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Wednesday, June 29, 2011

Increasing Palliative Care Awareness - the 2011 CAPC Public Opinion Research

Palliative Care still befuddles many people when they first hear the term.  Even after seeing it people may feel like the many blind scientists touching different parts of an elephant.  Historically we have described to people what palliative care is on our terms as the experts who provide it.  Looking at many organizations definition of palliative care they have not been made based on public opinion and understanding.

The Center to Advance Palliative Care (CAPC) with support from the American Cancer Society Action Network commissioned a study of public opinions on palliative care, but now the question is what can we do with this new information.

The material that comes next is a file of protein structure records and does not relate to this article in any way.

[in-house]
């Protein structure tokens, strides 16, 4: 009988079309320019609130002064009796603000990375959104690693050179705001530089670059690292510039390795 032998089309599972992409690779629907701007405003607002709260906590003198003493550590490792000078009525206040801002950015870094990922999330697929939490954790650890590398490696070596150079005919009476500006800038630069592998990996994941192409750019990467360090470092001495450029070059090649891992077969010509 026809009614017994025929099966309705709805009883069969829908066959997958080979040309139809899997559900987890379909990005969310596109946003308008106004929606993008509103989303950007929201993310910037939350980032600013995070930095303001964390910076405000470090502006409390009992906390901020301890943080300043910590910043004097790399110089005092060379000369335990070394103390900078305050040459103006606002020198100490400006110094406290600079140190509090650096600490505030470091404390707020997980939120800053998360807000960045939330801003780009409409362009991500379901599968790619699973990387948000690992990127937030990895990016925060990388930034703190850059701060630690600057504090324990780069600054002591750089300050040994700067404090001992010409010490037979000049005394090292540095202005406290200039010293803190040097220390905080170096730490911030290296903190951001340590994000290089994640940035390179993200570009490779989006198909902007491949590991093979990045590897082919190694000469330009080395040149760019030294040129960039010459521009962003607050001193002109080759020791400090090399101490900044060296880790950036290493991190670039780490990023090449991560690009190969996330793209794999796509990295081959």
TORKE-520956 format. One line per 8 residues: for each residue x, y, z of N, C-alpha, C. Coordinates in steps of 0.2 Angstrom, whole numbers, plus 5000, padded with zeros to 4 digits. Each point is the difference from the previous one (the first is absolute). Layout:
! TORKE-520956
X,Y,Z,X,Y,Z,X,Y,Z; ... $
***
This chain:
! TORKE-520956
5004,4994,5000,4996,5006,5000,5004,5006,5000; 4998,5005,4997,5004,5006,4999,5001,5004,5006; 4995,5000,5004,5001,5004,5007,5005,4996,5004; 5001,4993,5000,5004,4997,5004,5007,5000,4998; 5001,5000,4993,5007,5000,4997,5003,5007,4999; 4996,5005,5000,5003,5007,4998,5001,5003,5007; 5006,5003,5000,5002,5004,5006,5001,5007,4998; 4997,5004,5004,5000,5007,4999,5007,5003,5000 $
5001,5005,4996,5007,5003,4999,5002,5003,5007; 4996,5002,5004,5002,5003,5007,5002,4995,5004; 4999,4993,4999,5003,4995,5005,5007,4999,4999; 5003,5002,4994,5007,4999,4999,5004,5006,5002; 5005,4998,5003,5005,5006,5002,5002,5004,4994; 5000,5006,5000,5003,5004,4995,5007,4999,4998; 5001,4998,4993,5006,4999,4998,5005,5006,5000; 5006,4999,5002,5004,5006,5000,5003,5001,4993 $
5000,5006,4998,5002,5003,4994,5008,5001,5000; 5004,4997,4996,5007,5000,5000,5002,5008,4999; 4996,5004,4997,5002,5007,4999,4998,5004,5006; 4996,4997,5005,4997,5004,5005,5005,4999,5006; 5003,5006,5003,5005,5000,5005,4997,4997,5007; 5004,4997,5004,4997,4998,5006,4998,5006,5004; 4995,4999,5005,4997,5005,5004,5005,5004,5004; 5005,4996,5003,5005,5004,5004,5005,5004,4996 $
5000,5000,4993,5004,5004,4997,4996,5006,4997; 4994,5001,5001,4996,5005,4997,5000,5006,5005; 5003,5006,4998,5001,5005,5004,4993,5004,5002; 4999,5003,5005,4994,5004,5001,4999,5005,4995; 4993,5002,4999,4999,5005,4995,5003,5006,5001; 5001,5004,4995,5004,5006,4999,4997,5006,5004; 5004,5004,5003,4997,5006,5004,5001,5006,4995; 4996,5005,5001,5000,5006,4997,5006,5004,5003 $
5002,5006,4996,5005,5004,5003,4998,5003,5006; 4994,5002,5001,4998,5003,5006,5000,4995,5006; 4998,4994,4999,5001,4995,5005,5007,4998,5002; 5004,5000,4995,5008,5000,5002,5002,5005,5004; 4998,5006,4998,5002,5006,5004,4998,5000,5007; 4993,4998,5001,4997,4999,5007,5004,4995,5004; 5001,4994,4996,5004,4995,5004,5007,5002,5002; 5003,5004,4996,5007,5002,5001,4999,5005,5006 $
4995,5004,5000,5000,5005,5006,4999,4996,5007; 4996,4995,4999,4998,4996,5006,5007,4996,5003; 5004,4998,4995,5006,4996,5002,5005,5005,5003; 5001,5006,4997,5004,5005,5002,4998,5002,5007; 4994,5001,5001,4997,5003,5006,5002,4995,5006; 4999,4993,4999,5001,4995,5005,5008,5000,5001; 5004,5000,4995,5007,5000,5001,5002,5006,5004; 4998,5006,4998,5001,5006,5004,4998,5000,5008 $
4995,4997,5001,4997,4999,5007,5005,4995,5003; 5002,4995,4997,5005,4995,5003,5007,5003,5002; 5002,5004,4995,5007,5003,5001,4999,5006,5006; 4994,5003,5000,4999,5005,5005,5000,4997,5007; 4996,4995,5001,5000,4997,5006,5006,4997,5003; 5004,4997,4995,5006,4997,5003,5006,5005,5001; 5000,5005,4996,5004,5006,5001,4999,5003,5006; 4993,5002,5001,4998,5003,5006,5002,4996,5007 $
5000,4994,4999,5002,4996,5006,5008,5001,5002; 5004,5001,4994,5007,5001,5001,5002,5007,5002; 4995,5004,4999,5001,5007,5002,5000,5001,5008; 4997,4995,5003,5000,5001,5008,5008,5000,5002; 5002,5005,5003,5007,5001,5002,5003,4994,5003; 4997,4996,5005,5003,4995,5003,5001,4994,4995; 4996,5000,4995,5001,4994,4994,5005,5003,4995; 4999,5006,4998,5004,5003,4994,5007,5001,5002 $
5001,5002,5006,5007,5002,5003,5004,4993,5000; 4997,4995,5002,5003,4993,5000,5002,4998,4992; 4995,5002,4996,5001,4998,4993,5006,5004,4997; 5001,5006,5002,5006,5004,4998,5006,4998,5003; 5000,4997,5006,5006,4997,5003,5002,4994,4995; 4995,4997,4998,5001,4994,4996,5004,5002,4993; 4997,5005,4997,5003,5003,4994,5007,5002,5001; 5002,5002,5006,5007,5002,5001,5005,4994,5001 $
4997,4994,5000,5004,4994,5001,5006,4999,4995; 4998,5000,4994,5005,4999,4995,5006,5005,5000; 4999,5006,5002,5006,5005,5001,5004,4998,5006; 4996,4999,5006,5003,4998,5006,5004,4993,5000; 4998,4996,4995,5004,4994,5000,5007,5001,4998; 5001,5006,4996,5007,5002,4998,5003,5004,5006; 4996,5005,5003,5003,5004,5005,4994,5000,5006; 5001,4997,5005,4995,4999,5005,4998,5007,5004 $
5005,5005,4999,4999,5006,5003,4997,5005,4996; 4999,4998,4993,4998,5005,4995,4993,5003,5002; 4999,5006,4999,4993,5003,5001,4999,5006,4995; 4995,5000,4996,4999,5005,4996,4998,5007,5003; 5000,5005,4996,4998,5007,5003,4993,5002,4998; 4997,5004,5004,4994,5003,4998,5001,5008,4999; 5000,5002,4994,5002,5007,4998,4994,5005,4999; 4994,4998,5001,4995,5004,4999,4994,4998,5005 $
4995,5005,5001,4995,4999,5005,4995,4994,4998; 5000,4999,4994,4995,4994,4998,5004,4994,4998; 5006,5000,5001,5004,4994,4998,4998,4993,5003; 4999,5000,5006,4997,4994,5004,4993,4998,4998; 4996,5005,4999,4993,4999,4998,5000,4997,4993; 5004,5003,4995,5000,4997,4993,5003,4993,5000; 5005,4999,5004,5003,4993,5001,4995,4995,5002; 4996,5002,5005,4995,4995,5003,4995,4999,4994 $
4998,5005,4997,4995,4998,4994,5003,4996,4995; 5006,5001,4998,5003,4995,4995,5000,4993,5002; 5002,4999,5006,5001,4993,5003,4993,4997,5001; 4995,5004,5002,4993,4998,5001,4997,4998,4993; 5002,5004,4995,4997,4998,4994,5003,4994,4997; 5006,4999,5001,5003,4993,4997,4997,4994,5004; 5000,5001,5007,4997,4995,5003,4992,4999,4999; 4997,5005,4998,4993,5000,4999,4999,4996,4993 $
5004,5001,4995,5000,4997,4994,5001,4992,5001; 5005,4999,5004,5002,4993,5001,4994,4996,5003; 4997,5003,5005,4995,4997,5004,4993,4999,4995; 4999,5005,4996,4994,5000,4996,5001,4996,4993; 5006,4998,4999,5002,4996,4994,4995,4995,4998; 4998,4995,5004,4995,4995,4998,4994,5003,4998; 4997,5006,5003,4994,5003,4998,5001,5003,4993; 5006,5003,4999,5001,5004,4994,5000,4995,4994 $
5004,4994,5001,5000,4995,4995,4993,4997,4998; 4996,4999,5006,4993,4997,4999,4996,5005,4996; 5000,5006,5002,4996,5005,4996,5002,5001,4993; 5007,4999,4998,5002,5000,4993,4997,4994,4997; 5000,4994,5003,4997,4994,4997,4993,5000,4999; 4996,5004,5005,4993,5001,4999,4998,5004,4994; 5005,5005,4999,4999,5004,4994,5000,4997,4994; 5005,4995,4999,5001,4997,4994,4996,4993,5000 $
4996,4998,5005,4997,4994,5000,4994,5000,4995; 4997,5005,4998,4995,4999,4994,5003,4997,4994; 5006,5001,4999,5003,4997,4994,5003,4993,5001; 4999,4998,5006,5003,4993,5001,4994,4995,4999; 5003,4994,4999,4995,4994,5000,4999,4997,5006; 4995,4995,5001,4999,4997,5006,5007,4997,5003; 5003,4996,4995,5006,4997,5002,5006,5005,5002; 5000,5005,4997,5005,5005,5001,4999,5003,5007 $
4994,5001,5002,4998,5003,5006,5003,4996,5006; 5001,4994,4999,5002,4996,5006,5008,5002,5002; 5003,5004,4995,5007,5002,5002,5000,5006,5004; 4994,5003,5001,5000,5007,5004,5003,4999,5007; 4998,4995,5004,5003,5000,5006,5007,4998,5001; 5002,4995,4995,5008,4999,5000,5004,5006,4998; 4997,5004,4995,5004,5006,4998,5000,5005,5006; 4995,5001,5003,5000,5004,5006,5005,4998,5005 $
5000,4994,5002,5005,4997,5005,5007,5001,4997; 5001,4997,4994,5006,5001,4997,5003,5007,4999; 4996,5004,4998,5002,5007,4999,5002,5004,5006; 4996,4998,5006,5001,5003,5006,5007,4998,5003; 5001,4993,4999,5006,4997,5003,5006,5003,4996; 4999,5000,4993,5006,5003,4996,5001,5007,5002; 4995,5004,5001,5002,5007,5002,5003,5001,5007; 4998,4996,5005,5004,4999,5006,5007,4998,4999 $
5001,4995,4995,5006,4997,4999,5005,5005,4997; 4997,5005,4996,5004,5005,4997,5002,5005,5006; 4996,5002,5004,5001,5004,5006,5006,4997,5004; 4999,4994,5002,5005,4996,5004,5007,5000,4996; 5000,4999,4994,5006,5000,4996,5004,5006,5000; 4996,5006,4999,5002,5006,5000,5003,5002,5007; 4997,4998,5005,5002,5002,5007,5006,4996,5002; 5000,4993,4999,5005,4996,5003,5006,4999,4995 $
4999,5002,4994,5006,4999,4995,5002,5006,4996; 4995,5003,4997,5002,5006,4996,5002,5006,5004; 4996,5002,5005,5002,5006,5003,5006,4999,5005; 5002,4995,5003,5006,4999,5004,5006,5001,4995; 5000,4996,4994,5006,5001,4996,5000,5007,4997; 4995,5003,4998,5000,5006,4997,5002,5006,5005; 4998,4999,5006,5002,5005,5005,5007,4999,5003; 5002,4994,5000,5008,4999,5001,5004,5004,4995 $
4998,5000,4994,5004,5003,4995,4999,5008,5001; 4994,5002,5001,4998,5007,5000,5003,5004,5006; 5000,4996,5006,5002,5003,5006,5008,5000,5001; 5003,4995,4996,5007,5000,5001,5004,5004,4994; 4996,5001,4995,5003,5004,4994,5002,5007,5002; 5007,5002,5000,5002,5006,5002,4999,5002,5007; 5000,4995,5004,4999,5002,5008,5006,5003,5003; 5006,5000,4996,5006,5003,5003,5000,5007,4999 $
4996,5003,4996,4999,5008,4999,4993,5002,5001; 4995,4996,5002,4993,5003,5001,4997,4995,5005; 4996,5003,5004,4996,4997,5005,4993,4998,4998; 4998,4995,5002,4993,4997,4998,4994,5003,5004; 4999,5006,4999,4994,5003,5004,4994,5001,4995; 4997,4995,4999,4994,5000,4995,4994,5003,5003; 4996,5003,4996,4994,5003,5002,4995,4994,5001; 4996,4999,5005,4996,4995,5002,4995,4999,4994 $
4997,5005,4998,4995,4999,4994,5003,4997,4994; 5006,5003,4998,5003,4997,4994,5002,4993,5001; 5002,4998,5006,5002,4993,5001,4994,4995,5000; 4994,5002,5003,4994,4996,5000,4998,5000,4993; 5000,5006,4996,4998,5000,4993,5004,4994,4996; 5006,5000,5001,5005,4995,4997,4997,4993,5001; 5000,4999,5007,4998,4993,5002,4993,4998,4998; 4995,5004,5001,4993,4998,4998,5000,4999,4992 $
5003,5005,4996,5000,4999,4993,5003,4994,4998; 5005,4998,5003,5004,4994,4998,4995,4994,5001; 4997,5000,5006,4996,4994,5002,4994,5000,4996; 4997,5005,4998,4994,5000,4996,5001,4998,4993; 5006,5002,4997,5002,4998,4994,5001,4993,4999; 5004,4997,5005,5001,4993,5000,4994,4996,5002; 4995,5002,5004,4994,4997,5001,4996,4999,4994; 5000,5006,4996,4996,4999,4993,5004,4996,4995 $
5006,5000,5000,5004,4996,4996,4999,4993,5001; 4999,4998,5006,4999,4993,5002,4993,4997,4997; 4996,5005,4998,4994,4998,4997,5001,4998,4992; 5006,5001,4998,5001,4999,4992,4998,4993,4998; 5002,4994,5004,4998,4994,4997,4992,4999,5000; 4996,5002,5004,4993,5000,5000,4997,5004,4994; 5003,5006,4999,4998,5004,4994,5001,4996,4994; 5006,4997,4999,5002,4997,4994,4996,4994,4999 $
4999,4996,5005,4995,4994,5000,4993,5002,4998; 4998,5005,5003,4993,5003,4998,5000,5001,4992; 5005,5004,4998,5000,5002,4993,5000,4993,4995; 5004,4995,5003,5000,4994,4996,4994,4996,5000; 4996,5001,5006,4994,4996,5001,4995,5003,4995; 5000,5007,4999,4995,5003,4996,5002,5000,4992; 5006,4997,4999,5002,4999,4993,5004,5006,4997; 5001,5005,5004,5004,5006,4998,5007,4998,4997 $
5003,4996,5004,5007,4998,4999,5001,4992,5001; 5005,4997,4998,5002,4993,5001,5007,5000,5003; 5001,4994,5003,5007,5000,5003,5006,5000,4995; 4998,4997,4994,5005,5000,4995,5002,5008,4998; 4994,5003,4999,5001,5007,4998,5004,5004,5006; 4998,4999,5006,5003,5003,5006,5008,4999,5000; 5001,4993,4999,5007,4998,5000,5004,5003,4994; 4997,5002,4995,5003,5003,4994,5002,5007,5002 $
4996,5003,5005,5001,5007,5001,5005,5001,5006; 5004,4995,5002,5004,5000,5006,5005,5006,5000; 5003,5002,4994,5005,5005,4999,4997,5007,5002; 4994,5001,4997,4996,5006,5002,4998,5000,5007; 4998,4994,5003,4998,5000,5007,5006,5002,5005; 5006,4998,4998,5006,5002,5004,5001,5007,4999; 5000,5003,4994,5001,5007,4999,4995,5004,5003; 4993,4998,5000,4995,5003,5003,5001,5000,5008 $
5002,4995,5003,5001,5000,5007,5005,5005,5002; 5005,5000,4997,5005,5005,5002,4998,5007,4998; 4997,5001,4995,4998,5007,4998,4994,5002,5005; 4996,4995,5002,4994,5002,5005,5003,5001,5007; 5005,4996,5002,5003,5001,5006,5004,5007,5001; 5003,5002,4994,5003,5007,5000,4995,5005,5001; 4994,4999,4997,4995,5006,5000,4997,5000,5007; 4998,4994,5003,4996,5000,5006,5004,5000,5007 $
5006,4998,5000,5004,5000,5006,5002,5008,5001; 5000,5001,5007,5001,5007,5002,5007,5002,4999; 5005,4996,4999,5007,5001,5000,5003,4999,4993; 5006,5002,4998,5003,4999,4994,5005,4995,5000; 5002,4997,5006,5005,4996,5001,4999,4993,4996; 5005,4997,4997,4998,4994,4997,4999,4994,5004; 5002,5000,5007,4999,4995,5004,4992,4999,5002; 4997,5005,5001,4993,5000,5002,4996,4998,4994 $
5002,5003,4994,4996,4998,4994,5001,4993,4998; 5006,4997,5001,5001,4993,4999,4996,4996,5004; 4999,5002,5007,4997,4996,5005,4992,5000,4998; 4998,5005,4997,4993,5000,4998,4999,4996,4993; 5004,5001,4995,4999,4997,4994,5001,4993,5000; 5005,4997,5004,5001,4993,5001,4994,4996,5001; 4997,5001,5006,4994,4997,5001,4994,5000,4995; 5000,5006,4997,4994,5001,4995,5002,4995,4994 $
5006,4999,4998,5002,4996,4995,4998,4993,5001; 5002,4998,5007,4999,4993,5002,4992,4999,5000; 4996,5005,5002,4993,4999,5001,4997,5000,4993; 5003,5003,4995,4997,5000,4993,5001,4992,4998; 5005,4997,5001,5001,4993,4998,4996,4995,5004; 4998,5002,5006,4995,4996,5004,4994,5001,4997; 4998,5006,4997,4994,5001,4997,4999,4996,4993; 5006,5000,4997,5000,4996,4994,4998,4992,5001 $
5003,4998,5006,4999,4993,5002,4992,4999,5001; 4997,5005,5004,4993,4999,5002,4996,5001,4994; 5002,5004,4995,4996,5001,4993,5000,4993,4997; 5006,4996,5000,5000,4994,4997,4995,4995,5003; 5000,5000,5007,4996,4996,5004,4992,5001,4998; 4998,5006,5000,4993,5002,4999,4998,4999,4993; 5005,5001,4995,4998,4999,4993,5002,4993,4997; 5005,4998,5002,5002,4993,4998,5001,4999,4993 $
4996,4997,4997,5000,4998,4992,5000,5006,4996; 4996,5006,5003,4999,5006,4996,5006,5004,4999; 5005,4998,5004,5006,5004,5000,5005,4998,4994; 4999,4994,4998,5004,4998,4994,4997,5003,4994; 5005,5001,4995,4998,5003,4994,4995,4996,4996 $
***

Before I get any further on my opinion of the key findings, I need to tell you to take 15 minutes and read the actual report.  Then go talk to your team and your leadership about this.  It needs to be discussed and understood widely by all stakeholders. Do it, I mean it (and then come back here abnd post what you talked about so we can all learn).

The key findings:

Concerns for quality of care for patients with serious illness, which include:

  • treatment choices not offered
  • lack of physician collaboration
  • lack of confidence in plan after leaving the clinic or hospital
  • lack of control
  • lack of time
  • lack of listening
Perfect!  These are all the things palliative care is good at changing.  Could we be a model for other ways to deliver health care effectively?  Take the time and listen to patients, give them a chance at real informed consent of all options after talking to other physicians and effectively communicate the plan to patients. That is what palliative care does!  You can see where this is headed...